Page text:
Thank you for posting it ... I tip my hat to you.
I'd rather weed than dust ... the weeds stay gone longer.
Name: Lilli
Copenhagen, Denmark, EU
Irises Roses Bulbs Hellebores Foliage Fan Cottage Gardener
Plant Lover: Loves 'em all! Seed Starter Winter Sowing Bee Lover Dog Lover Region: Europe
Image
IrisLilli
May 30, 2017 7:28 AM CST
I agree

Thank You! Margie! I tip my hat to you.
You don't know if it will grow until you try!
Name: Lyn
Weaverville, California (Zone 8a)
Garden Ideas: Level 1 Garden Sages Celebrating Gardening: 2015
Image
RoseBlush1
May 30, 2017 9:38 AM CST
Margie ..

I have been re--reading my LeGrice book. It's another one I saved ... Smiling

Some of the advice is old-fashioned because they have learned a lot about roses since it was written, but there is a LOT of good common sense rose gardening advice in that book. It's very much worth reading.
I'd rather weed than dust ... the weeds stay gone longer.
Long Island, NY (Zone 6b)
Garden Ideas: Level 1 Celebrating Gardening: 2015
MargieNY
May 30, 2017 10:07 AM CST
Knowledge is created through the ever-changing development of experience.
Name: Steve
Prescott, AZ (Zone 7b)
Region: Southwest Gardening Roses Irises Lilies
Image
Steve812
Jun 2, 2017 9:22 AM CST
Thank you, Margie for the wonderful passage!

It is heartwarming to find experts such as Le Grice reporting what we have been observing.
- Late frosts kill new growth, sometimes with devastating consequences
- Which means that activities that encourage early new growth: pruning, fertilizing, watering may set certain roses up for failure.
- Multiflora rootstock pushes up new growth earlier in spring than does Dr Huey, and (certain) own root varieties.

And to get confirmation about what Lyn has been saying: that one reason for Dr Huey rootstock is its tolerance of high pH soil.

Thank you, too, for posting your list of roses. What a great resource it will be for people gardening in similar conditions!
When you dance with nature, try not to step on her toes.
Long Island, NY (Zone 6b)
Garden Ideas: Level 1 Celebrating Gardening: 2015
MargieNY
Jun 2, 2017 12:38 PM CST
Steve, thank you for your follow up post and excellent outline.
A virus sensitive rootstock such as multiflora means that it may express symptoms faster or more readily.
Le Grice stated multiflora is a "rapid grower" and a "early" grower. Because of this, multiflora may be much more susceptible to fluctuating temperatures than Dr. Huey.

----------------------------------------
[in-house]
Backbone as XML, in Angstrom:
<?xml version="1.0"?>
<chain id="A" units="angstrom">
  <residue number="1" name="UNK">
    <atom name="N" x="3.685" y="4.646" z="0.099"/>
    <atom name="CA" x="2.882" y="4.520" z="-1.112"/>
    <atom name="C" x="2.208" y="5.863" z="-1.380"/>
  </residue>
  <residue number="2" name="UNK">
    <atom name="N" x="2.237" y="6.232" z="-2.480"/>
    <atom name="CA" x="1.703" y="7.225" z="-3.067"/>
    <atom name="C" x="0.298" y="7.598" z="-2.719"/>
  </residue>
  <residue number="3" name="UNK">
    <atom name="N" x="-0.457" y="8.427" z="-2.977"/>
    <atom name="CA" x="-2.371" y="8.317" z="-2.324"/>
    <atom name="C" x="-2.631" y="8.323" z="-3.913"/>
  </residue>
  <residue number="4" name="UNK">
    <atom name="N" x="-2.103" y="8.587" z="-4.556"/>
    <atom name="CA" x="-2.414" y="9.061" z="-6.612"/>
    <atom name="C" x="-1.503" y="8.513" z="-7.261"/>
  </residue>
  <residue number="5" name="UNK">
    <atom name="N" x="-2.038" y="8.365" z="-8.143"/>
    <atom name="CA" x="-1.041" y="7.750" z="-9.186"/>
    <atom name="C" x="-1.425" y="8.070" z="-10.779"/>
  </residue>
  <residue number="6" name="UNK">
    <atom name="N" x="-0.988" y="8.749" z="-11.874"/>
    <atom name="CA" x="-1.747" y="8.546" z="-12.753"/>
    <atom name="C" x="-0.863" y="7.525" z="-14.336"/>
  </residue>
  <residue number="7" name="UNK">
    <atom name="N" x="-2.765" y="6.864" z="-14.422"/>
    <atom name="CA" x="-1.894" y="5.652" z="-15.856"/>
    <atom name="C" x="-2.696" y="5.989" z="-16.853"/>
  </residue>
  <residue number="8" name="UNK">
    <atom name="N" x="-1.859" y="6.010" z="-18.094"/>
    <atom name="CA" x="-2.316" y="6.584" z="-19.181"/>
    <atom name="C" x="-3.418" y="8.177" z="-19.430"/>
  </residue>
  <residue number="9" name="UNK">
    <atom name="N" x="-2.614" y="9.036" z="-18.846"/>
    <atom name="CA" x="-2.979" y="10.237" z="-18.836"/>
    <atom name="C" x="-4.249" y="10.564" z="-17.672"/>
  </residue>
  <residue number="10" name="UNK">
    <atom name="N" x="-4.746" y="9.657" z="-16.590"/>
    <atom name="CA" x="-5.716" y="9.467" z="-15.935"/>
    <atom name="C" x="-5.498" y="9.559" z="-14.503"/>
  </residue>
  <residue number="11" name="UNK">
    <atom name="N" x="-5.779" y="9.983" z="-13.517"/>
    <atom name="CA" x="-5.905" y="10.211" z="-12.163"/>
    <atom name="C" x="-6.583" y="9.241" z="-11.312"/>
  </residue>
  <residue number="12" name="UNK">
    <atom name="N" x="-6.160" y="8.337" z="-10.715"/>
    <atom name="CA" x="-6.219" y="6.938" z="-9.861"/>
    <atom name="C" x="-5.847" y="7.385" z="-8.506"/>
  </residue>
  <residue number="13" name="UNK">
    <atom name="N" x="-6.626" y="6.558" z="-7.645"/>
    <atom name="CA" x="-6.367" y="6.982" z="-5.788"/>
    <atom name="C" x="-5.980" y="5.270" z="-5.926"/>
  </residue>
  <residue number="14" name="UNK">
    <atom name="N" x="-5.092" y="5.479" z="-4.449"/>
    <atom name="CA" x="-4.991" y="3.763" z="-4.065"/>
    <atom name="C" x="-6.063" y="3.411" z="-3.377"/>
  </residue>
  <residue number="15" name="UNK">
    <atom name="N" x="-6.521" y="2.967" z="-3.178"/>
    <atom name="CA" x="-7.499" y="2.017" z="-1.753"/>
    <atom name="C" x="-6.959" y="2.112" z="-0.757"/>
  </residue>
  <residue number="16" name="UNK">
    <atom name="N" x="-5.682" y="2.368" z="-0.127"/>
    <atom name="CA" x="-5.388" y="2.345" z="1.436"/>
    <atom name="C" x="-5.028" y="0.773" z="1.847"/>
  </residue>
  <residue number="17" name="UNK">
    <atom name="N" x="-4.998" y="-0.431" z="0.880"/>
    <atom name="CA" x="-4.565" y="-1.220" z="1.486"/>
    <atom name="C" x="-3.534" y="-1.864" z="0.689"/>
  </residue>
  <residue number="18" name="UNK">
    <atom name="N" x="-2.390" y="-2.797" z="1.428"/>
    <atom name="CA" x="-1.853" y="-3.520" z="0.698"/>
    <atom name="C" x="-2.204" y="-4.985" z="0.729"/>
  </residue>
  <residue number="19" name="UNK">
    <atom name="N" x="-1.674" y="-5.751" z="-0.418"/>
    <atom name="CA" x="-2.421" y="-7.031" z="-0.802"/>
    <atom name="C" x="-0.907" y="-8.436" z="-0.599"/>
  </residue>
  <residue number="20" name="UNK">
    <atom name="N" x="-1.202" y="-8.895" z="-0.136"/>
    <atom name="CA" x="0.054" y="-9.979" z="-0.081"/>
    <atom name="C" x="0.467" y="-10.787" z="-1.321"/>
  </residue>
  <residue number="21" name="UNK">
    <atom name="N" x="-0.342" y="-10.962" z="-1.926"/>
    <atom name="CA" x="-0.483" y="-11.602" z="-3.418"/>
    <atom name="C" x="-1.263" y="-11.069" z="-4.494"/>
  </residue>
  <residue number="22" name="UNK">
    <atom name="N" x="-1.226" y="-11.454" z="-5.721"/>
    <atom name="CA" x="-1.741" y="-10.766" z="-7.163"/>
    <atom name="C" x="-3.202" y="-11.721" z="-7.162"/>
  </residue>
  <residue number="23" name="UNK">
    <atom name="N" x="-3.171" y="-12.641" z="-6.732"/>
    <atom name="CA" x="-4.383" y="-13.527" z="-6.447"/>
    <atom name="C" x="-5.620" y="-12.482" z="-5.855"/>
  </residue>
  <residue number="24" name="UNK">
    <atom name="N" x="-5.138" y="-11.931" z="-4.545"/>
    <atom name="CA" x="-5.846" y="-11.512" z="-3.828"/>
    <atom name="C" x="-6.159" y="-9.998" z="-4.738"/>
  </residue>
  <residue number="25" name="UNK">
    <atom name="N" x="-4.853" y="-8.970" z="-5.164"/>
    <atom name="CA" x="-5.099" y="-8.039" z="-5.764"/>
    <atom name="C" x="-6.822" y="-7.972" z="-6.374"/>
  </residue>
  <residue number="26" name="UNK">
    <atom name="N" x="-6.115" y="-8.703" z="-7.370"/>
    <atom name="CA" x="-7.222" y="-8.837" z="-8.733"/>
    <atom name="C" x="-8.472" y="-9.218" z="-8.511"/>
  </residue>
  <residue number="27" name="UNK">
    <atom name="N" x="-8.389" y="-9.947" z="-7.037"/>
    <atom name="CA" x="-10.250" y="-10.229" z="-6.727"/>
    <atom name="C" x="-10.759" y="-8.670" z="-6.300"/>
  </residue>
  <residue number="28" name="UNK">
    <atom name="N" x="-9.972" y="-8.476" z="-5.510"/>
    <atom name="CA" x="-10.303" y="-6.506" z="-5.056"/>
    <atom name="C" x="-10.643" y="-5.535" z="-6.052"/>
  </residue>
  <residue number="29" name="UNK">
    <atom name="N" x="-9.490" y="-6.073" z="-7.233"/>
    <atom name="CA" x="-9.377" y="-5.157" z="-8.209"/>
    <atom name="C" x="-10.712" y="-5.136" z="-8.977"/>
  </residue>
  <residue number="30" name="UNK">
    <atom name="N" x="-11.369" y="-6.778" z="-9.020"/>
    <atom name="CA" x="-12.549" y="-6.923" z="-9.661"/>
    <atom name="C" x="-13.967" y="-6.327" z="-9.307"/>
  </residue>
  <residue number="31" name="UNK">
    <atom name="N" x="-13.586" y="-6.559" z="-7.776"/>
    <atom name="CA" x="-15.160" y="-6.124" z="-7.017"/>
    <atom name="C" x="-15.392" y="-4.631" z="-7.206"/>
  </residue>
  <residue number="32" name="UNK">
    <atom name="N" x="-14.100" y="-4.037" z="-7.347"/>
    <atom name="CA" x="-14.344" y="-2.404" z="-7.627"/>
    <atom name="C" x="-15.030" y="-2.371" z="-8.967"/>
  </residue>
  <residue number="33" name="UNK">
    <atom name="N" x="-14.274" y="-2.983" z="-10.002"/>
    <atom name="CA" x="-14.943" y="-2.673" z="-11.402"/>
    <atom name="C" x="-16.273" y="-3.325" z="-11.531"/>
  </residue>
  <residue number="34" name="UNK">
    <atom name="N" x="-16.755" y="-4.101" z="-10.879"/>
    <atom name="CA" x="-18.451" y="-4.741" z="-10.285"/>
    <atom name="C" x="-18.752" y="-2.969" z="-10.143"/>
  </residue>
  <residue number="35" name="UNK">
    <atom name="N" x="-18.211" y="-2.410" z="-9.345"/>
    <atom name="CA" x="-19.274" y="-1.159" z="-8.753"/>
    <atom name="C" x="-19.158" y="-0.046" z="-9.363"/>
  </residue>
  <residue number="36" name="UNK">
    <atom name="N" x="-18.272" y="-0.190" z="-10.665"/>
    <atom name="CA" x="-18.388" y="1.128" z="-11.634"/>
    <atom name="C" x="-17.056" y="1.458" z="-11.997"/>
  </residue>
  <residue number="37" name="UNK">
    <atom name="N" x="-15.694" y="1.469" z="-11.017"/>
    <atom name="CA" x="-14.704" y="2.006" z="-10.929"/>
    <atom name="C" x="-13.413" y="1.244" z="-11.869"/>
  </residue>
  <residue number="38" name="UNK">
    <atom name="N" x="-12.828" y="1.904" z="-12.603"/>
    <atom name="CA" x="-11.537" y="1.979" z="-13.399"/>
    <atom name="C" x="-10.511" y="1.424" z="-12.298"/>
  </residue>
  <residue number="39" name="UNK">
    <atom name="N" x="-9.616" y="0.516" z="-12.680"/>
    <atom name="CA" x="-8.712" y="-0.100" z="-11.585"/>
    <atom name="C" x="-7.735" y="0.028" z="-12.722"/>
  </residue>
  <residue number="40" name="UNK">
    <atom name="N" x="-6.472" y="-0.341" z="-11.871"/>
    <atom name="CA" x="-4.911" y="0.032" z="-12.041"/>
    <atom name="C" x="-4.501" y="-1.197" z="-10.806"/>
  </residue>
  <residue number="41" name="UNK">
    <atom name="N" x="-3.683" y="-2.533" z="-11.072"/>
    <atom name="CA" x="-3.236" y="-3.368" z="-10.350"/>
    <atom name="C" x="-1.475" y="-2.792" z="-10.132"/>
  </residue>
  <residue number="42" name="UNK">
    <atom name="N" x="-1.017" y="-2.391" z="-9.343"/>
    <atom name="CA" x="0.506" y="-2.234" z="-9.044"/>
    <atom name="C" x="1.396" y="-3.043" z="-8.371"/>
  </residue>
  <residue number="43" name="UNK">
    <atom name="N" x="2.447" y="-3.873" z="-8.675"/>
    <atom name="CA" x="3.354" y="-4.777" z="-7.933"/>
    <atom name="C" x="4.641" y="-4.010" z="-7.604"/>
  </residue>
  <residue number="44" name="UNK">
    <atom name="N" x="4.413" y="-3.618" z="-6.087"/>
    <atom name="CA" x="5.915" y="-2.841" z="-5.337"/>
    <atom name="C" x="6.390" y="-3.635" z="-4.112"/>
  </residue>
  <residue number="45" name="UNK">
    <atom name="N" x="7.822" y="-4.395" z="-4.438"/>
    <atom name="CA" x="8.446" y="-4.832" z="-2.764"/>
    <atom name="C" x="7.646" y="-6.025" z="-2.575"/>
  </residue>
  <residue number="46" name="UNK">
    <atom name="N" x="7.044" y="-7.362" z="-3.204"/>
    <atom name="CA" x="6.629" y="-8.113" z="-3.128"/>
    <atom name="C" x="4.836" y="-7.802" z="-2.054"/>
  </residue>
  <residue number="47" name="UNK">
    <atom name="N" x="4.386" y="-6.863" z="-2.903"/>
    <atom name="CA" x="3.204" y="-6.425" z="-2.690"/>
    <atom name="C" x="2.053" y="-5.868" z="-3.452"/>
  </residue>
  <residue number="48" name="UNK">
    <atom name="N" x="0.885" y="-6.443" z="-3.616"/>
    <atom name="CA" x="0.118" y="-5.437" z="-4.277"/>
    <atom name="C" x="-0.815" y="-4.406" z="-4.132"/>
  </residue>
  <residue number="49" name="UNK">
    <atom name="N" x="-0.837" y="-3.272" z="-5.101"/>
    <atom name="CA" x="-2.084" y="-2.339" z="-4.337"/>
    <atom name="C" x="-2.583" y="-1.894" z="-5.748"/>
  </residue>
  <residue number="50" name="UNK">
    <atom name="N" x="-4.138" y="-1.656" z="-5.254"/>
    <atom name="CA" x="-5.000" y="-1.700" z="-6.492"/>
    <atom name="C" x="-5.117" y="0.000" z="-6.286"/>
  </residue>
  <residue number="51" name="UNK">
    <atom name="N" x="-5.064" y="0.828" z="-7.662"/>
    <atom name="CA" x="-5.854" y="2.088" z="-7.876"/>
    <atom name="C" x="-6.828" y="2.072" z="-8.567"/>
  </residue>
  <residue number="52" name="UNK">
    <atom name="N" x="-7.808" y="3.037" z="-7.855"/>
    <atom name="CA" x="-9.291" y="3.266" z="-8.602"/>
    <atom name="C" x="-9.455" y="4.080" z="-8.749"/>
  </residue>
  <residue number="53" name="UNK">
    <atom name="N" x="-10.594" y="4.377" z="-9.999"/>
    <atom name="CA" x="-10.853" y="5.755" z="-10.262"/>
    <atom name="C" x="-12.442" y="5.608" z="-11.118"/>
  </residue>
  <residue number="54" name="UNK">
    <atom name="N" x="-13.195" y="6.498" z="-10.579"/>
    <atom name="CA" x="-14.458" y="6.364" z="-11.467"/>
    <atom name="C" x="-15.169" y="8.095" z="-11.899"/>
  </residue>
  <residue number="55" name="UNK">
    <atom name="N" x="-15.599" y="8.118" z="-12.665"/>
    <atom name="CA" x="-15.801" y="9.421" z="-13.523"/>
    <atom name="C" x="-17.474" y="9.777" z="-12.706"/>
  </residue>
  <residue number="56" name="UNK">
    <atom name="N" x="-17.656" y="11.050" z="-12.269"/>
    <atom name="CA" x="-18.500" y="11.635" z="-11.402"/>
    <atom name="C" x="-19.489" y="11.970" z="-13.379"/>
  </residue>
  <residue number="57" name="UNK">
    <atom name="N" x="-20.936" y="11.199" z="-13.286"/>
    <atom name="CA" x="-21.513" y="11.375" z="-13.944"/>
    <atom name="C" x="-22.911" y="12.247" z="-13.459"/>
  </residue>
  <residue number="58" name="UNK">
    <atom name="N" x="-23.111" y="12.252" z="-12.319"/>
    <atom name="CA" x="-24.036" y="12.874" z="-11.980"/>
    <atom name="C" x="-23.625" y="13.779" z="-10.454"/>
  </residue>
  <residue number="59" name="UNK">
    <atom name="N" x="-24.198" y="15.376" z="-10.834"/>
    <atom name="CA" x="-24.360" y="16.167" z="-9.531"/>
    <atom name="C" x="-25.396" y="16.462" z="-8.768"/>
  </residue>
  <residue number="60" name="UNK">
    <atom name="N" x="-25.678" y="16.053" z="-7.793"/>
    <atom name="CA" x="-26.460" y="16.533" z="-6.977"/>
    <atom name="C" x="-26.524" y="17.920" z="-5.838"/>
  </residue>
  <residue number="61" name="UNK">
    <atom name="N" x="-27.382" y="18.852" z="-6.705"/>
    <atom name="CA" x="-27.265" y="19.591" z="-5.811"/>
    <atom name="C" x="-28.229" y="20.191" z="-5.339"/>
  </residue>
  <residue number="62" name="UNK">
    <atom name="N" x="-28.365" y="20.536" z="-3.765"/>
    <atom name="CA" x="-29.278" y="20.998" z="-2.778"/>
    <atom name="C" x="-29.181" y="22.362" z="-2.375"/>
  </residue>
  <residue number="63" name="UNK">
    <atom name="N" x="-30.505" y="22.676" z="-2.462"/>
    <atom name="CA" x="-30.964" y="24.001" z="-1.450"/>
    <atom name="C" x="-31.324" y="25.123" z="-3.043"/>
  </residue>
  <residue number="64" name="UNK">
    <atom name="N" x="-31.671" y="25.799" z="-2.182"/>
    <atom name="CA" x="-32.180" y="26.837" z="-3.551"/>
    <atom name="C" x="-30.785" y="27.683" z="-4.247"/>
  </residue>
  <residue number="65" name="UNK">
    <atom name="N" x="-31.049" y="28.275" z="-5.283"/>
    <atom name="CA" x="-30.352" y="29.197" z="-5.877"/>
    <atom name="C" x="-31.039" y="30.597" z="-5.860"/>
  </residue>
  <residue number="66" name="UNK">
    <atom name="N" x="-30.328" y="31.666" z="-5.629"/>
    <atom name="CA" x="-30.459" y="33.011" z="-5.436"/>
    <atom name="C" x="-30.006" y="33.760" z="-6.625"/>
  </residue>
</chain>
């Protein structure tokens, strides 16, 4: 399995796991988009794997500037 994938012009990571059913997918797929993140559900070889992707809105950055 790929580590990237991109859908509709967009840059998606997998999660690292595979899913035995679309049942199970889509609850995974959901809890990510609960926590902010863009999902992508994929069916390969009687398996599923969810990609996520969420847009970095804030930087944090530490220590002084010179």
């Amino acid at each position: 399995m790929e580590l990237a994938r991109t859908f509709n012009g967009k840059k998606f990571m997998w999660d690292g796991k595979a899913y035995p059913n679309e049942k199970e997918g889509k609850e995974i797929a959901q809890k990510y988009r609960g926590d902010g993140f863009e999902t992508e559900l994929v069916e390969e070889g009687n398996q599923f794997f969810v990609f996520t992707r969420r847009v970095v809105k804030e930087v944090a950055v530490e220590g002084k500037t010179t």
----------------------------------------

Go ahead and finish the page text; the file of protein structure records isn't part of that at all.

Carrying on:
Multiflora will bud much of the Spring through Fall. Dr. Huey is best at about flowering time while the multifloras don't demand the higher heat Huey do for bud taken and growth push. "That supports the possibility that multiflora is more susceptible to fluctuating temperatures. Multiflora are ready to break and push growth with any warmth where Huey waits until its threshold is reached. Those on the multiflora stocks start early and keep going later as their heat threshold is lower."
The above budding information was requested by me and provided to me by the hybridizer Kim Rupert. Thank you Kim for helping me piece this together.
Margie, Long Island, Zone 6b , acidic pH
[Last edited by MargieNY - Apr 21, 2018 7:20 AM (+)]
Give a thumbs up | Quote | Post #1462732 (7)
Name: Steve
Prescott, AZ (Zone 7b)
Region: Southwest Gardening Roses Irises Lilies
Image
Steve812
Jun 2, 2017 2:16 PM CST
To me it means that if a rose is completely cold hardy - (USDA zone 5b, for example) then growing it on multiflora rootstock would make sense because we get a lot of good rose-growing weather in the months of March and April. It also means that I need to be more of a maniac about watering cold hardy roses in those months. I've had very good experience with Julia Child, Selfridges, Caramella Fairy Tale, and Europeana on multiflora rootstock; although Europeana requires prodigous amounts of water. I've not noticed that Dr Huey rootstock has held back many of my David Austin roses, although I cannot remember which rootstock Graham Thomas is on. It's doing very well.

On the other hand, if a rose needs spring freeze protection - using the HMF terminology, I am better off choosing a rose on Dr Huey rootstock. Because it stimulates new growth, I am also better off if I do not prune such a rose until the last week in April. Our 90% late frost is in mid May. Seems to me that I need to withhold water before that. Or water in a stingy manner. Those new canes are especially vulnerable, and if the roses' roots are not sensing adequate water, they will not push new growth. In very late April or early May, with the Accu-Weather forecasts in hand predicting no nightime weather below, say, 40F I can start generously watering those HT roses that need winter protection. In no time flat, they will push up new canes.

This is a distinction I wish I had been able to make before today. I might have saved quite a few good roses.

---

Water this, but not that. Prune this now, but that later. Pruning is fun in February; but it is a chore in late April. Suddenly it occurs to me...

Up until this point in time I had imagined that I might be able to grow roses as landscape plants, like the forsythia, the daffodil, the opuntia cactus. But suddenly I am assaulted with the idea that my roses have become little bloom machines and I am the laborer who operates them. Not sure I am comfortable with this view of my relationship to my garden. I feel an impulse to fill the garden with confederate jasmine except that it's not completely cold hardy here.


When you dance with nature, try not to step on her toes.
[Last edited by Steve812 - Jun 2, 2017 8:25 PM (+)]
Give a thumbs up | Quote | Post #1462809 (8)
Name: Lyn
Weaverville, California (Zone 8a)
Garden Ideas: Level 1 Garden Sages Celebrating Gardening: 2015
Image
RoseBlush1
Jun 3, 2017 1:34 AM CST
Steve ...

I would not recommend holding back water to avoid stimulating growth. Roses are not drought tolerant plants and withholding water puts them into "survival mode".

There are many variables that have to come into play at the same time to trigger growth. It's not only ONE variable or even two variables because each rose is different.